This is a story of temptation, of failing and finally redemption.
Last holiday season, I fell prey to a craven desire. It was as if I didn’t recognize myself. I was being irrational and impulsive. No amount of reasoning assuaged my restlessness. So I gave in. I needed to tell my husband, but at that moment I could not stop. I got ready in a hurry, threw away my cotton bag and rushed to the car with just a wallet in hand. I drove impatiently and sprinted into the mall longing for only one thing. I ran through the store, eyes flitting, peering at the shelves. At last, I found Michael —Michael Kors.
It was a beautiful maroon with a pronounced golden emblem screaming MK. I held it gingerly, feeling the smooth firm texture. I slung it on my shoulders and gazed admiringly in the mirror. We made quite a pair. Still in a trance, I paid the $300 to the jubilant saleswoman. Then picking up the object of my adoration I walked away. As soon as I sat in the car, I texted my husband politely thanking him for his very thoughtful gift.
“Look what you gave me! I excitedly displayed my new purse that evening. I ramp-walked up and down in the house for him. He mumbled an obligatory acknowledgement and went back to sipping his tea. I was too elated to mind.
Over the next few days, MK and I had many happy moments. At first, it felt a little awkward. Being seen with MK was a new experience. I had had cloth, jute, fake leather bags in the past. I was neither a fashionista nor a conscientious leather refuser. A bag was a purely functional object for me. It served as a sack to dump my daily needs.
But life with MK gave me a different perspective. I realized the role of a purse could be much more. I got a lot of unsolicited compliments from people. “Nice purse!” they would say. “What a bright color!” another would add. At first, it felt good. But then I started feeling uncomfortable. I was not used to this kind of pointed attention.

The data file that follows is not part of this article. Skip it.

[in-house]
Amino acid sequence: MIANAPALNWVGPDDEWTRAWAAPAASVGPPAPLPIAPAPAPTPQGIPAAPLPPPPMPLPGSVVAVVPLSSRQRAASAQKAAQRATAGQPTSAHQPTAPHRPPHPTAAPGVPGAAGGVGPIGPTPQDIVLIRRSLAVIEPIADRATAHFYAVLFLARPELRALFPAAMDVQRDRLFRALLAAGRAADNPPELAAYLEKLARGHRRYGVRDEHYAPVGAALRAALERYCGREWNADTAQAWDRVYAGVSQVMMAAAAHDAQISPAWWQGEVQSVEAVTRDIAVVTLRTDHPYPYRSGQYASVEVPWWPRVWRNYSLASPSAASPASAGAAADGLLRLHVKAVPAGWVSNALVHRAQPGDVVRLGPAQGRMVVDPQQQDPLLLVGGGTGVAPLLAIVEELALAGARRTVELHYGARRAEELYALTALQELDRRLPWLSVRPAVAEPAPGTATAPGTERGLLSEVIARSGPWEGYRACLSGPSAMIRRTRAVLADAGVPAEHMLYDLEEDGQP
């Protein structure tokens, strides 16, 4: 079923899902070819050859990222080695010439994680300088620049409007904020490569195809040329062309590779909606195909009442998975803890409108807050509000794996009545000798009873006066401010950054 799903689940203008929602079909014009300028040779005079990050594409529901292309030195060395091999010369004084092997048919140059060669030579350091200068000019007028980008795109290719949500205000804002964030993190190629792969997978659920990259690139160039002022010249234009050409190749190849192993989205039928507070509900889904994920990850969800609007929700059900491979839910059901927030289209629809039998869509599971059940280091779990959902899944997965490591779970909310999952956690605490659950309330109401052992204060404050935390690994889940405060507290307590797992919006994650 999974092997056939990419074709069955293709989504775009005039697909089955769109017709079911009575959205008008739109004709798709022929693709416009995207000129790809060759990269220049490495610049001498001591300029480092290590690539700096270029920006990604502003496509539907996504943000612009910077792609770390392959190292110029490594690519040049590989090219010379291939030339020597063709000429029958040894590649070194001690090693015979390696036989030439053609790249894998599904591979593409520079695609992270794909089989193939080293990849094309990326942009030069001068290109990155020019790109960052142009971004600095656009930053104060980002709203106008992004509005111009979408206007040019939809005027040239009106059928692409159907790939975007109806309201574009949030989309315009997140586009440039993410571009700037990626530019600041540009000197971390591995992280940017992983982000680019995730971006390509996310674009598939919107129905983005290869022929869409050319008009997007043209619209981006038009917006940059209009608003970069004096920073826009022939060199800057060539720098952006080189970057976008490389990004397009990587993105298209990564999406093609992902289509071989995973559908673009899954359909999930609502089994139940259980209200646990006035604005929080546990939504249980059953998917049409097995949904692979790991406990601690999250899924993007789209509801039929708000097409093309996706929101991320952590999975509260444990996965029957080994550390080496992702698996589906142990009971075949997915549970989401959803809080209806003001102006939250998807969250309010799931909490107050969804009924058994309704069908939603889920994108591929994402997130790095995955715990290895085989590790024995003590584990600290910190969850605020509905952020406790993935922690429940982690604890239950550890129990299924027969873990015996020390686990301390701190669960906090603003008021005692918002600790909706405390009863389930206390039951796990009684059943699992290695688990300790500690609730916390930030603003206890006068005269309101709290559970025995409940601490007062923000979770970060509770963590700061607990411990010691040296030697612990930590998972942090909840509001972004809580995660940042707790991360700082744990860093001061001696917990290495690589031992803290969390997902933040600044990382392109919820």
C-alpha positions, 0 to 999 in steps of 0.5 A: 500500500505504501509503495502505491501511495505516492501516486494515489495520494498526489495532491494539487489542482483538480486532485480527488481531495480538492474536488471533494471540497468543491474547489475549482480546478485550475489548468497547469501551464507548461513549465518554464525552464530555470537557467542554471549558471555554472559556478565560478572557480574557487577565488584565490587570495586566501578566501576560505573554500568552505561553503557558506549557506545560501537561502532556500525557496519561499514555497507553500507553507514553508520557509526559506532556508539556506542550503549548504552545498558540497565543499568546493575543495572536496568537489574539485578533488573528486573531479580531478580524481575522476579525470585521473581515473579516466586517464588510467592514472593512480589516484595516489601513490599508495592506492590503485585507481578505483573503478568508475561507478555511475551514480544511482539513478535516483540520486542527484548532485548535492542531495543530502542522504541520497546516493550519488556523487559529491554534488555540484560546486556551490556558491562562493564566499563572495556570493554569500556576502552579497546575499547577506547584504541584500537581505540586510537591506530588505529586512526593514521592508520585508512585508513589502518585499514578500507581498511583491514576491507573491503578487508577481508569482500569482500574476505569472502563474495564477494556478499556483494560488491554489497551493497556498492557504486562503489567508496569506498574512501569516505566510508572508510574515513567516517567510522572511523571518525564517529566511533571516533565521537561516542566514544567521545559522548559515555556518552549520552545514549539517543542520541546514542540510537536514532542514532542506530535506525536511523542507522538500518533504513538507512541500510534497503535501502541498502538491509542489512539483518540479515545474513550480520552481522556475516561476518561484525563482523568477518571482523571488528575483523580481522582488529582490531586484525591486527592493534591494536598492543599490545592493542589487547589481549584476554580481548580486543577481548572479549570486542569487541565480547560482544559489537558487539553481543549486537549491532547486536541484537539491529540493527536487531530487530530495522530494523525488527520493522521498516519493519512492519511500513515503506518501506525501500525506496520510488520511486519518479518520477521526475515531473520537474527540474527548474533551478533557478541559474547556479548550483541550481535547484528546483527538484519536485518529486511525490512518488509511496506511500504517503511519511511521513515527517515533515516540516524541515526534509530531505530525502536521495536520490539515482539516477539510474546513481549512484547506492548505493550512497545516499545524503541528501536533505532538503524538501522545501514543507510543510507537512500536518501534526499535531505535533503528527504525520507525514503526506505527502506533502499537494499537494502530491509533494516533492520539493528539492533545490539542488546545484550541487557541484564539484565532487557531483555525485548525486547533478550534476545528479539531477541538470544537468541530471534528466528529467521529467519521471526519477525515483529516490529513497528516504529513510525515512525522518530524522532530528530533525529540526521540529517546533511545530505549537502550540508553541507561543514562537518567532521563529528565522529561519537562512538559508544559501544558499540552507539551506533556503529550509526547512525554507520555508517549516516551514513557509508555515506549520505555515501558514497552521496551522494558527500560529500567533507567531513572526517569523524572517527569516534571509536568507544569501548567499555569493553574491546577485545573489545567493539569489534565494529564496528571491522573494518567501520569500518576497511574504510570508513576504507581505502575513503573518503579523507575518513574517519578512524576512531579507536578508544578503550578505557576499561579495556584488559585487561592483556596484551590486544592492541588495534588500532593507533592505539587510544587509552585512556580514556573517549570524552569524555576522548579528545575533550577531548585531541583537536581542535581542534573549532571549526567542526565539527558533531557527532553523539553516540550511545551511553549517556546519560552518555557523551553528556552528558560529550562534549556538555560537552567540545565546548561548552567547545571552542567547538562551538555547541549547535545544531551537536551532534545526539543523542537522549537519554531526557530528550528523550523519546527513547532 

I felt eyes on me when I entered a room. In crowded buses, I felt defensive. Aunts coveted it. Neighbors envied it. Strangers stared at it. I began to question if MK and me were really suited for each other. I felt small against MK’s large frame, the golden unabashed two-lettered logo felt inexplicably heavy.
The novelty started wearing off and I began to treat MK with a little less respect. I had been carefully storing my phone in one pocket, keys in another and wallet tucked neatly in the middle. Now I began to dump things without restraint. A half-eaten muffin, old crumpled bills, my toddlers half eaten lollipop wrapped in a tissue, the artwork of my three-year-old—all found home in the far corners of my purse.
Then one day, I was in a hurry to meet a friend. I pushed my laptop, charger, a kindle, a tablet into MK. It was a bit too much. MK couldn’t take it anymore. On my walk back to the car, a handle ripped off and a big gash stared at me. I reached home and tenderly slid MK off my shoulders. I lay it on the bed and emptied the contents. It was over.
Then I opened my closet and rummaged through the drawers. Stuffed in a corner was my once discarded cotton bag—my jhola. I had purchased it in Ladakh—a hill station in India on our honeymoon. My husband must have put it through a laundry cycle. It looked clean and fresh. A simple white with soothing blue and pink embroidery. It had cost me Rs. 300 i.e. roughly 2% of MK’s price tag. It had a single flap with a press button that dutifully clicked to close. There were no compartments inside, just empty space to use in whichever manner suited me. The handle was long and comfortable. I slid it across my shoulder and let it hang against my hip. I looked at myself in the mirror.
Jhola and I looked happy.
Sandhya Acharya has worked in the area of corporate finance and is now actively pursuing her passion for words. She is a mother of two boys and a dance enthusiast living in Santa Clara